Google Glass Will Fail. But Passive Interfaces Won’t.
Since Google Glass was announced, the debate on the Internet has revolved around whether it will succeed or fail to reach the mass consumer market. The arguments I’ve read tend to boil down to either the oft-repeated Android rallying cry that “it’s only a matter of time” or the Apple-hip “too dorky for anyone’s face” schtick (which, let’s be honest, could easily be fixed by Sir Jony Ive’s tender embrace). Until recently, I’ve honestly been a bit torn on the whole thing. On the one hand, yeah, there’s no way I’d wear Google Glass in public (nor want Google collecting what I see). But on the other hand, this kind of stuff really just blows my mind.
This morning I finally realized: I don’t care about Google Glass as an object or a product. I don’t care if it succeeds (it won’t, at least right now). I care about Google Glass as the beginning of a movement toward passive interactions and interfaces. I care about Google Glass for its underlying, fundamental statement that data streams should be just that. Streams. Photos, videos stories and information that flow past us, allowing us a passive awareness, with the ability latch onto to the pieces we care most about.
With the smartphone, we finally untethered our streams from our desks. As a tool, it has enabled us to communicate with each other and access information from wherever we are. Is that new restaurant any good? How do I get there? I should invite some friends to go with me. That was fun, I want share these photos from tonight with them. All of these thoughts now cause us to instinctively and reflexively reach into our pockets and purses for a powerful, magical device that, ten years ago, was dumb, bulky and prohibitively expensive.
However, our phones are also dams for information, hiding our streams and data behind lock screens and app tiles. Sure, we’ve hacked them for some use cases, like turn-by-turn directions on top of the lock screen and some fairly basic voice control (which, honestly, seems more novelty than anything). But the truth is that, no matter what UI trick we come up with, there is no way to know what’s going on and select what’s important without stopping what you’re doing and focusing all of your attention on your phone. And with every new stream of information we add, we find ourselves concentrating more and more on our devices instead of each other. Our phones buzz and we pause our interactions to check and see if the buzz was important.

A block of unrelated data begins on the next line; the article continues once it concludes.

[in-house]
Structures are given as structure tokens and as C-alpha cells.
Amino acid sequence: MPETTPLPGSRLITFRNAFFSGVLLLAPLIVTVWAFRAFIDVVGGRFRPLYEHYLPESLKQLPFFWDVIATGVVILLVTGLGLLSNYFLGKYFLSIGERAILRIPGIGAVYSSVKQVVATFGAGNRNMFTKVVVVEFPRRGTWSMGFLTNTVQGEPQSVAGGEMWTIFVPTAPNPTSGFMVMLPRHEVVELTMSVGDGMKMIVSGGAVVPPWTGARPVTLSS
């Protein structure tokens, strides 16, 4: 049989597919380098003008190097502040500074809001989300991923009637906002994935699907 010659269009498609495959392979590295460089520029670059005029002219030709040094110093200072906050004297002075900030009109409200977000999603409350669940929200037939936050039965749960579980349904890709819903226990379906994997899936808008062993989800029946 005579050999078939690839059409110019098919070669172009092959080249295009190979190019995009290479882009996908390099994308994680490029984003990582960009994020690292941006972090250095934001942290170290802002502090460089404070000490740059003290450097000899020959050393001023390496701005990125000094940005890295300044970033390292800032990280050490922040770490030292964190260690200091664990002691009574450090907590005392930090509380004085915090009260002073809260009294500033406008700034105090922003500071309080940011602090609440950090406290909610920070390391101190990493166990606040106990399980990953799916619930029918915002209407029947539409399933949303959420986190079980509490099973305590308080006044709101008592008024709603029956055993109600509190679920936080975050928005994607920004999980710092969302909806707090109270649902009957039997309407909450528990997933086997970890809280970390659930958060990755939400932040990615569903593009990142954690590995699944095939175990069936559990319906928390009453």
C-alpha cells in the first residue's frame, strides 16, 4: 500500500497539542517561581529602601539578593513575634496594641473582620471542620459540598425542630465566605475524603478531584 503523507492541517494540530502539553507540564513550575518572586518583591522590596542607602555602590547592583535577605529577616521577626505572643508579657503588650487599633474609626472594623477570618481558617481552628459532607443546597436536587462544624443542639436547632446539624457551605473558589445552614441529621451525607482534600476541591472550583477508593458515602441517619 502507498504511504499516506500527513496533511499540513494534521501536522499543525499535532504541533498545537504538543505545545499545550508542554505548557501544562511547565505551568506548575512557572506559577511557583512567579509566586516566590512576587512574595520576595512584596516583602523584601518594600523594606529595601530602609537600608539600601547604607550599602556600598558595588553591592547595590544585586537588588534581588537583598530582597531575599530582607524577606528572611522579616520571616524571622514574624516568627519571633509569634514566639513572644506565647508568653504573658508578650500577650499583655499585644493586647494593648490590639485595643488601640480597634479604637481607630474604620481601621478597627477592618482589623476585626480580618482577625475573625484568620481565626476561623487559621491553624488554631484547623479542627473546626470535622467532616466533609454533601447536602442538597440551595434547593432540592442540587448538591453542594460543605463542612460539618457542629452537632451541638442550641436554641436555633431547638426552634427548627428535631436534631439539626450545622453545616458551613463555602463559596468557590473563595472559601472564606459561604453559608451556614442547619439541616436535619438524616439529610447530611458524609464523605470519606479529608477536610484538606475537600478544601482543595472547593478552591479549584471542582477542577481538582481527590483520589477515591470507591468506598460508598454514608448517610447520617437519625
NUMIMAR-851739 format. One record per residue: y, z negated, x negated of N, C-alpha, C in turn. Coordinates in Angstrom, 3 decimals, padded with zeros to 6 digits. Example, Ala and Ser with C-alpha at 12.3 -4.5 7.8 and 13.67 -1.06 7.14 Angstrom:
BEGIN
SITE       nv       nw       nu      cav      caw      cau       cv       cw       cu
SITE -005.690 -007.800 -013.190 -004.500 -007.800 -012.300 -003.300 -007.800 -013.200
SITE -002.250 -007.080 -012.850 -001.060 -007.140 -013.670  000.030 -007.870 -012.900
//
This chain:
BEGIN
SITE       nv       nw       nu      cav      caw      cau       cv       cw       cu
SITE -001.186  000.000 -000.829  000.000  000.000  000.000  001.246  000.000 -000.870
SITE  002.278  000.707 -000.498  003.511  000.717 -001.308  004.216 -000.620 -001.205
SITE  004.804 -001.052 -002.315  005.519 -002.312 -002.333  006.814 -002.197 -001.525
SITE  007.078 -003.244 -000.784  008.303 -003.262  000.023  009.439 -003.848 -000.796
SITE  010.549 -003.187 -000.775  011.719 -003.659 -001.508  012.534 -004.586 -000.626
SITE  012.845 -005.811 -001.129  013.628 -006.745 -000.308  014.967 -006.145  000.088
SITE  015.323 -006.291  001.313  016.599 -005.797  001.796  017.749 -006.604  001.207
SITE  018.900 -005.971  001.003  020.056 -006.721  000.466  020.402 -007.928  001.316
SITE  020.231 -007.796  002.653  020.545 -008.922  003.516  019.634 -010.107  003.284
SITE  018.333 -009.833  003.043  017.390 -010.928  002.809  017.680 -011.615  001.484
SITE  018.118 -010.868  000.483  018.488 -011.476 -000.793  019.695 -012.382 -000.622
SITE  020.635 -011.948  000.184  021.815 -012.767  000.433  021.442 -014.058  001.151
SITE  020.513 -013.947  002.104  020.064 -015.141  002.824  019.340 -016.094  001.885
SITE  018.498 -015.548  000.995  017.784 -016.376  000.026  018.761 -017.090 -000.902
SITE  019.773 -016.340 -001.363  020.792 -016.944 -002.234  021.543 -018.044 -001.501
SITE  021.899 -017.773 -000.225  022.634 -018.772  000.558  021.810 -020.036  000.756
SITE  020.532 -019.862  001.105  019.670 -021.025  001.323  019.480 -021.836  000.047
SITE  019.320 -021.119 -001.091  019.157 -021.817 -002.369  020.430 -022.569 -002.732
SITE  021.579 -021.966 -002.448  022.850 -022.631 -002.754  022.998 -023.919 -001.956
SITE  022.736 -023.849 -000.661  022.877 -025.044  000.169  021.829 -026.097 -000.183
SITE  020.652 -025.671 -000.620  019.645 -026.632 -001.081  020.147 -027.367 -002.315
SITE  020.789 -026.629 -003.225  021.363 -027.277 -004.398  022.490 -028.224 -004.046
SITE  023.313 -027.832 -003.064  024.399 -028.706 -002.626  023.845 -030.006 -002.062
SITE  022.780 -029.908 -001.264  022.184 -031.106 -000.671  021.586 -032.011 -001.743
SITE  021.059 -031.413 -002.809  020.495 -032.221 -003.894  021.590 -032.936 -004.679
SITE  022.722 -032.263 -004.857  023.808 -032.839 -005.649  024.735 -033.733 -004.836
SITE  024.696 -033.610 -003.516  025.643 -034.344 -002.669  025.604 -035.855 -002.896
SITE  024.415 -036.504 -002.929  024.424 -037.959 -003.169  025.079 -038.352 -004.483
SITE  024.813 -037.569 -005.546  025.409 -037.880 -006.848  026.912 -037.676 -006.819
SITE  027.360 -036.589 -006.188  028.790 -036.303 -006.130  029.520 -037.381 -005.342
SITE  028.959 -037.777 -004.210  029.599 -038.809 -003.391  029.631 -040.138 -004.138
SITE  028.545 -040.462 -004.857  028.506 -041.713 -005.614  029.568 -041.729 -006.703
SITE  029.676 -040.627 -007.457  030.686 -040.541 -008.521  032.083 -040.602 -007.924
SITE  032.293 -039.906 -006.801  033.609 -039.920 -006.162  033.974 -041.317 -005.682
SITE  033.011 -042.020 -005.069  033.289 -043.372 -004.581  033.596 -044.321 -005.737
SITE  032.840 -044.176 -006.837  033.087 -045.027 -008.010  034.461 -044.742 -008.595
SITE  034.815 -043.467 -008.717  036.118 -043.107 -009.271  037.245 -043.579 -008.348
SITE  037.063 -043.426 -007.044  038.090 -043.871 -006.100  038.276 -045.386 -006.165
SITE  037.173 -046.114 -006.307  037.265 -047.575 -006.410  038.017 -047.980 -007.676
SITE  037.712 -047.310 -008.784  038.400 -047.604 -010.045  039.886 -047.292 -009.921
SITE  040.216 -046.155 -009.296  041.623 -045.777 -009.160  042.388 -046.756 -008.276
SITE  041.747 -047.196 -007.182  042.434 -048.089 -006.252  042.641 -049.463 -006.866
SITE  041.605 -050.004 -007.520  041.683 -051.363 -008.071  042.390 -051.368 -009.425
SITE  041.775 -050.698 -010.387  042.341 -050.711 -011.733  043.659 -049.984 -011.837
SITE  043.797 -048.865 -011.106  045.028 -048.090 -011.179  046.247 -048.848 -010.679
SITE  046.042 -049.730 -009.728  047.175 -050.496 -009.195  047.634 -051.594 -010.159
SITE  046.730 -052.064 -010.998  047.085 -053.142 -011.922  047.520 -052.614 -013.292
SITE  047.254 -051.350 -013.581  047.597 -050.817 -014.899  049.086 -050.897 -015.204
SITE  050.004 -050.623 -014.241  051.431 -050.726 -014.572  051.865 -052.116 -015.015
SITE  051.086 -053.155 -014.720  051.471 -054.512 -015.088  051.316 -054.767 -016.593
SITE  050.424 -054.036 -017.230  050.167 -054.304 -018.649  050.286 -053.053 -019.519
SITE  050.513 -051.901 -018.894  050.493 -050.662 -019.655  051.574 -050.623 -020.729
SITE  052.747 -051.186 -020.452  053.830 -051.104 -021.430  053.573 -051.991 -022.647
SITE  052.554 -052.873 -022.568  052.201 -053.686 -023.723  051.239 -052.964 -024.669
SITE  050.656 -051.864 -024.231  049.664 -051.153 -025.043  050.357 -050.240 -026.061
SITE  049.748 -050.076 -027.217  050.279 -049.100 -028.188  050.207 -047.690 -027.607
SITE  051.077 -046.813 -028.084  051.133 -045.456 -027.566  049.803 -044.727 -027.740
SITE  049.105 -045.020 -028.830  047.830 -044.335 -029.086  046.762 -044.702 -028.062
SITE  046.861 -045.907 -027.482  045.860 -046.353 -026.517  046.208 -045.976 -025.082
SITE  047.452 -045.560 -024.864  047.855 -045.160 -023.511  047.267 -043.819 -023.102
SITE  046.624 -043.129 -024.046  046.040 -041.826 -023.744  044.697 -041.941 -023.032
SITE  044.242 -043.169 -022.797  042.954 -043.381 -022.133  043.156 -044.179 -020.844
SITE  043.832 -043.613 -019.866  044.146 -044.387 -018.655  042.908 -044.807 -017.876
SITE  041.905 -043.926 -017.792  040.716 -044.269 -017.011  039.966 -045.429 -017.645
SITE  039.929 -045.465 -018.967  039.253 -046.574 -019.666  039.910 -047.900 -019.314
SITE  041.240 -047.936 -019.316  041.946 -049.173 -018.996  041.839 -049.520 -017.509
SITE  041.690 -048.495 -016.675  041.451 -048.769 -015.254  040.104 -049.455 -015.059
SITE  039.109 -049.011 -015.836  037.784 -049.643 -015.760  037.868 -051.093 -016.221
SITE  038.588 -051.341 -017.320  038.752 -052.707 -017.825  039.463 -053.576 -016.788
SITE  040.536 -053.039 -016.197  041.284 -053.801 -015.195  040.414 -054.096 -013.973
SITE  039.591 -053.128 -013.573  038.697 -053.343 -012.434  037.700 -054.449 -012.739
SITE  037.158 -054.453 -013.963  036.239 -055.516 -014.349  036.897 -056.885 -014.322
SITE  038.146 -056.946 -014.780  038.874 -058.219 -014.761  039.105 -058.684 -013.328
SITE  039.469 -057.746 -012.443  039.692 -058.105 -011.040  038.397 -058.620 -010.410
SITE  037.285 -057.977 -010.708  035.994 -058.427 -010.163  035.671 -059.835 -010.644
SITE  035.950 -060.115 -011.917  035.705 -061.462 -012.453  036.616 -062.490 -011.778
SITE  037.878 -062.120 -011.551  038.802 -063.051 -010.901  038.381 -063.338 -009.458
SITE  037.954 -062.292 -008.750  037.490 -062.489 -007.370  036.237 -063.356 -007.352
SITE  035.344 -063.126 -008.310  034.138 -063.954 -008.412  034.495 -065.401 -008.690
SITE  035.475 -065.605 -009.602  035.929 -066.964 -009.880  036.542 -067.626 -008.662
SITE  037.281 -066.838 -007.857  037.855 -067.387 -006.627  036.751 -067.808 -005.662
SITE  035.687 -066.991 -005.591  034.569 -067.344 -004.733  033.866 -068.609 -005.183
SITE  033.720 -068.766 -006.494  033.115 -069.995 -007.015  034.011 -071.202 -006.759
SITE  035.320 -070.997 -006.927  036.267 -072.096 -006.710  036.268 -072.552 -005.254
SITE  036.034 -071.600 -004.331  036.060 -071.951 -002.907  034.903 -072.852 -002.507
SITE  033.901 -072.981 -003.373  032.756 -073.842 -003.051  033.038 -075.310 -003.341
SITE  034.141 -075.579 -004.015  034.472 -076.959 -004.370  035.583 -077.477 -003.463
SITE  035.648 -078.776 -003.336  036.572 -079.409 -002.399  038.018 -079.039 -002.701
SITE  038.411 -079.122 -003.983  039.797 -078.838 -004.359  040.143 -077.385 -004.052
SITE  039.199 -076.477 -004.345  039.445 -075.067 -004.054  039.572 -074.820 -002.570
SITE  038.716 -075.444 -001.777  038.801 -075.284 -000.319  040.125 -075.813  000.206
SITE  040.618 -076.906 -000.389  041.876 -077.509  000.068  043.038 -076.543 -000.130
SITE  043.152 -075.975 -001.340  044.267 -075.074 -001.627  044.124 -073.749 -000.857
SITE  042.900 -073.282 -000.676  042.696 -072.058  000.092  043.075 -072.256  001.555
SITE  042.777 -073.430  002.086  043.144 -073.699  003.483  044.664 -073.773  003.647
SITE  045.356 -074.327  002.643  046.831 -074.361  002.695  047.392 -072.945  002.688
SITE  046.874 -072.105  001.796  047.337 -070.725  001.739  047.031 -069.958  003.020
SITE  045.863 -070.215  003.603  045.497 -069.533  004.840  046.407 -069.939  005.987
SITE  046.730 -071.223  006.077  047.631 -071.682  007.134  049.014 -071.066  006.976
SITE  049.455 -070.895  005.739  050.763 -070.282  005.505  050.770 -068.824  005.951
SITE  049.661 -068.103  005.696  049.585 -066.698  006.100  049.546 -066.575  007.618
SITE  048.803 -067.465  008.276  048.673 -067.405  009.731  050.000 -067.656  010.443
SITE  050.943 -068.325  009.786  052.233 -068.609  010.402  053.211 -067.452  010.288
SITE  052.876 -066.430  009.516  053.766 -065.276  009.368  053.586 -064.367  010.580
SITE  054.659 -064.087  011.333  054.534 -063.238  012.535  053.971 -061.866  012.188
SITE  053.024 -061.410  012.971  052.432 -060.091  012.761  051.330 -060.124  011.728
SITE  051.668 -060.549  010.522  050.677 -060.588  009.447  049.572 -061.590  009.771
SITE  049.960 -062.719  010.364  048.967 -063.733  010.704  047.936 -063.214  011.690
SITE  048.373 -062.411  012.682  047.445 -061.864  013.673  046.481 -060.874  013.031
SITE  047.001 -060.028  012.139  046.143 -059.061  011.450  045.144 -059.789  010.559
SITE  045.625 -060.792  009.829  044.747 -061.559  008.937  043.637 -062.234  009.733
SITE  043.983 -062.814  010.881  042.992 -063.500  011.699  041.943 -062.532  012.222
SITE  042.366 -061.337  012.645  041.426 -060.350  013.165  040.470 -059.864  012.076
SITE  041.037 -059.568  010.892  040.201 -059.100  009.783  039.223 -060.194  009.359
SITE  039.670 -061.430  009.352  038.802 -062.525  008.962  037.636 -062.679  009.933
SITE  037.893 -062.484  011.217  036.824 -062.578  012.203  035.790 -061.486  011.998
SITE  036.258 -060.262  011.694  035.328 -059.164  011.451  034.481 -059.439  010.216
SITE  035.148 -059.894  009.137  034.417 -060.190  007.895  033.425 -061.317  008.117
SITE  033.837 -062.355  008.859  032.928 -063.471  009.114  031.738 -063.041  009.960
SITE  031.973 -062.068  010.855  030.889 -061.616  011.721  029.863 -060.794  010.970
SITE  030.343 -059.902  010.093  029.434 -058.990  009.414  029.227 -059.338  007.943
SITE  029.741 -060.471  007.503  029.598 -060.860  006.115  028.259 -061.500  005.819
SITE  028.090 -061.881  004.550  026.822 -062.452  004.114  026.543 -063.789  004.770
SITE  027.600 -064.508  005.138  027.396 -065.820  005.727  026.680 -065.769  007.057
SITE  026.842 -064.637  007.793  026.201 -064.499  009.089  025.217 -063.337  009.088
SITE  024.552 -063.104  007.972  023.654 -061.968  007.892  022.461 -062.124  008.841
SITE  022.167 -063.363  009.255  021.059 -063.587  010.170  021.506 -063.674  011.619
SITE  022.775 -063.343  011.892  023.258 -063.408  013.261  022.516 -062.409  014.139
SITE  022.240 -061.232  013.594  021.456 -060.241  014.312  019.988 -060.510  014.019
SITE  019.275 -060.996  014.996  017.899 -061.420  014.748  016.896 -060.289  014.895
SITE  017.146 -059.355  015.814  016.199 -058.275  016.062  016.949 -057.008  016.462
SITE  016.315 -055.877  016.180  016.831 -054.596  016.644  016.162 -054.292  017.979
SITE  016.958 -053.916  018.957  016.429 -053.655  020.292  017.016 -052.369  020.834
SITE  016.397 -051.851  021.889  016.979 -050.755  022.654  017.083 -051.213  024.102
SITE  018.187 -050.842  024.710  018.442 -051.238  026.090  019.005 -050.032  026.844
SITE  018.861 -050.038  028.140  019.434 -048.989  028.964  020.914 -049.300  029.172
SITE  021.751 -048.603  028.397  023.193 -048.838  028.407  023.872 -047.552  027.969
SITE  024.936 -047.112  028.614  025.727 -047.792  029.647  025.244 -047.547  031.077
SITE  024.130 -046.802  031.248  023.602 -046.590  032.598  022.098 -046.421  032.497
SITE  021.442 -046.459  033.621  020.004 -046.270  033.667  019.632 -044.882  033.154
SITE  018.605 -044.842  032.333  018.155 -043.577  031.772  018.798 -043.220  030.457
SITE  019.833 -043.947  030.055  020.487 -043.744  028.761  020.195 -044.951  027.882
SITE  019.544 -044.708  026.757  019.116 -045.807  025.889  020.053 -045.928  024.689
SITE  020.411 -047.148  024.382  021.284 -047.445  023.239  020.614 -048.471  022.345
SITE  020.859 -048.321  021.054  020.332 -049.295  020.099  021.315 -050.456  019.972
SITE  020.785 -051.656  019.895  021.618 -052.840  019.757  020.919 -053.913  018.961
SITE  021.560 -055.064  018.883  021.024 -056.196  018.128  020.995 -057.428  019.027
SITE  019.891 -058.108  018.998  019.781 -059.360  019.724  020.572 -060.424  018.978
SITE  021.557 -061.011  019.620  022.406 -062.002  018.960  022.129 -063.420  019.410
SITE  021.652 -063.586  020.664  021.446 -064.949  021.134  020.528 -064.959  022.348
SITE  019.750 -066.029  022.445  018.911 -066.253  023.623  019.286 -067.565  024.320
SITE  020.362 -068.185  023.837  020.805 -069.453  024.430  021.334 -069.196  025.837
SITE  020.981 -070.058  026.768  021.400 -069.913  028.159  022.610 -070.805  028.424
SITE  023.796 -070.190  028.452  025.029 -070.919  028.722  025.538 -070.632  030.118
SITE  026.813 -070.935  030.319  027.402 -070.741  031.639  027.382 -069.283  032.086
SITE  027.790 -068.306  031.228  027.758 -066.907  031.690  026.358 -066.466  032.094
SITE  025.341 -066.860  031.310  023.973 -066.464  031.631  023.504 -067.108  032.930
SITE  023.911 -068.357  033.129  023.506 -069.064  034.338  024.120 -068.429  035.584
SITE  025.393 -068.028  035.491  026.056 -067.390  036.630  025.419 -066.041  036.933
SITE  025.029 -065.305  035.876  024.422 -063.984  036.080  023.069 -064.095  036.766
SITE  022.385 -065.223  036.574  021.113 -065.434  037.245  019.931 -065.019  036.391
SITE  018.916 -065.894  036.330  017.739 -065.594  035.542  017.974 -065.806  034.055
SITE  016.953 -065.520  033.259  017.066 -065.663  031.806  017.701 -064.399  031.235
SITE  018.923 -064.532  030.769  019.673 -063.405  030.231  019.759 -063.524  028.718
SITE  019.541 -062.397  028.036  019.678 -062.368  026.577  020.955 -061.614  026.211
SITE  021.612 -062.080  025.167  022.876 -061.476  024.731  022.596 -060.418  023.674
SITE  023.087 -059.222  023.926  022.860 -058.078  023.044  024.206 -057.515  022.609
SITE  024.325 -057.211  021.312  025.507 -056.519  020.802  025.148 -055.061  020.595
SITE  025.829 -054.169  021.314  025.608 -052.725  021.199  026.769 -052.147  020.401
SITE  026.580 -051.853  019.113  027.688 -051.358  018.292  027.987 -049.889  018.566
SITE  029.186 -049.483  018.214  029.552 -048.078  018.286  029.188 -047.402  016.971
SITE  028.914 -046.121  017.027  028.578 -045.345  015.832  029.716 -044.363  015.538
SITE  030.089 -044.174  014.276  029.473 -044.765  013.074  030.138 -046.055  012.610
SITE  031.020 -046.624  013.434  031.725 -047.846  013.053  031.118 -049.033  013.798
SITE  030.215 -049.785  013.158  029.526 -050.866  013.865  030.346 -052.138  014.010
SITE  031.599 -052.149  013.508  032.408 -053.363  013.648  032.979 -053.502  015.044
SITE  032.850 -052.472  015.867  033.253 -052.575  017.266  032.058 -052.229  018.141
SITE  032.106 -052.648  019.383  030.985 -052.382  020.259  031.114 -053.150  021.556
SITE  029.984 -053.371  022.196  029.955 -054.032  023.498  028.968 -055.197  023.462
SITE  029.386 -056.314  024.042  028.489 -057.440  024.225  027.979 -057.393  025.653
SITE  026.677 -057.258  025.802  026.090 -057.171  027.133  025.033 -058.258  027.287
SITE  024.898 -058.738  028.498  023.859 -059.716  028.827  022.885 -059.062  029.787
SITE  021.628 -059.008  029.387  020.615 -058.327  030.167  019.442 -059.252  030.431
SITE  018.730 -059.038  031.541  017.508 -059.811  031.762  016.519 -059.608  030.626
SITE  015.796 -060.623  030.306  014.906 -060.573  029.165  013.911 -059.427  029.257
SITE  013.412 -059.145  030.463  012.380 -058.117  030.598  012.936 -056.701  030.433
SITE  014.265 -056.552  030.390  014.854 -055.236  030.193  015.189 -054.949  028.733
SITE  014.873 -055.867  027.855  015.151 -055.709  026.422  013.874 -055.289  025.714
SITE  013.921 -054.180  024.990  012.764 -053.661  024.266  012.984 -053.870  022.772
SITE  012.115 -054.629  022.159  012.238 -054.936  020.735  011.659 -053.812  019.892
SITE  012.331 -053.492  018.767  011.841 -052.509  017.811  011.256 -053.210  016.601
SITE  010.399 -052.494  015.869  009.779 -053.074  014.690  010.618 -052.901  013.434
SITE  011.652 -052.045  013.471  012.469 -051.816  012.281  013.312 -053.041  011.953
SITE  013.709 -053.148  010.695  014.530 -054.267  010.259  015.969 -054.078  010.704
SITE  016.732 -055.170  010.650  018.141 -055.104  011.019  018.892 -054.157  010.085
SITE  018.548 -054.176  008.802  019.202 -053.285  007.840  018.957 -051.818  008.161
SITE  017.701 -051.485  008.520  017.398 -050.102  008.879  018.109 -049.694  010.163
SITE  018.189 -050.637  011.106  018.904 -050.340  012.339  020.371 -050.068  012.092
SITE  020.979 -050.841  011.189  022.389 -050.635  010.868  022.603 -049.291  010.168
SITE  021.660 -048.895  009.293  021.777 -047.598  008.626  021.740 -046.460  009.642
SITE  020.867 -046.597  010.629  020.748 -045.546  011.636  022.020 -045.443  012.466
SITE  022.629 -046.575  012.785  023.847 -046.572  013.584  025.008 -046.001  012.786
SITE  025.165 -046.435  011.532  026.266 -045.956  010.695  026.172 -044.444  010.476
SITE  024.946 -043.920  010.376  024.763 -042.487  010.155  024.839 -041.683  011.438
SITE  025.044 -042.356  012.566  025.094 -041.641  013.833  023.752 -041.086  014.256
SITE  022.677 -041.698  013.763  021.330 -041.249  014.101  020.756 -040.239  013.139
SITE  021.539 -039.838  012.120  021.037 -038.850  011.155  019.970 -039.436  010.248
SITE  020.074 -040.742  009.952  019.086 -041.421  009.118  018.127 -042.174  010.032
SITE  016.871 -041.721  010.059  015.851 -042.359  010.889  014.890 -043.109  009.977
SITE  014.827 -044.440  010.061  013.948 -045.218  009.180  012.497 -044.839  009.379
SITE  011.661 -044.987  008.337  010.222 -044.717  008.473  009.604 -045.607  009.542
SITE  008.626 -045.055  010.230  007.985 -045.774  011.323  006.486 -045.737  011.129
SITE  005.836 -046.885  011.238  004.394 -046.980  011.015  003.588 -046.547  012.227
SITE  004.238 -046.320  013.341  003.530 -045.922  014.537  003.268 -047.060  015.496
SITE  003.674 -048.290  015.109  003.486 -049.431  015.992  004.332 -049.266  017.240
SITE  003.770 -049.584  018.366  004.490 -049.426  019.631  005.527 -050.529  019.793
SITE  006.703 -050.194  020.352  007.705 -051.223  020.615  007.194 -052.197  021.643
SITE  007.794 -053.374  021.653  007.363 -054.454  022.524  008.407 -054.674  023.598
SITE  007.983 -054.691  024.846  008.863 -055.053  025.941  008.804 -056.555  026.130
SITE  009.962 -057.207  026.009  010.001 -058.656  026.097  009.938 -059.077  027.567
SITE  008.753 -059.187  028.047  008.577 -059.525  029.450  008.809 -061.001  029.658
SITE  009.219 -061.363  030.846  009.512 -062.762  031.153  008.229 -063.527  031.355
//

We need to start thinking about, building and designing passive interfaces and hardware to enable them. This isn’t the end of the smartphone, it’s the evolution. The smartphone is a powerful tool. Products like Google Glass are attempting to transform that tool into a sixth sense. Passive interfaces will help us, with a glance instead of a gaze, decide what needs our full attention and what does not (side note: Google Glance would have been a much better name, I think). It will allow the stream to be a stream.
So, really, we should quit arguing about whether or not Google Glass is going to succeed or fail. The product in its current state (like the Zach Morris phone) will inevitably fall far short of mass-market success. However, it’s foolish to ignore the questions it poses and the opportunity the answers offer us. Passive interfaces are the future. They will untether us from our smartphones. They’ll tell us more about the world around us and ultimately allow us to concentrate more on what really matters: what’s right in front of us.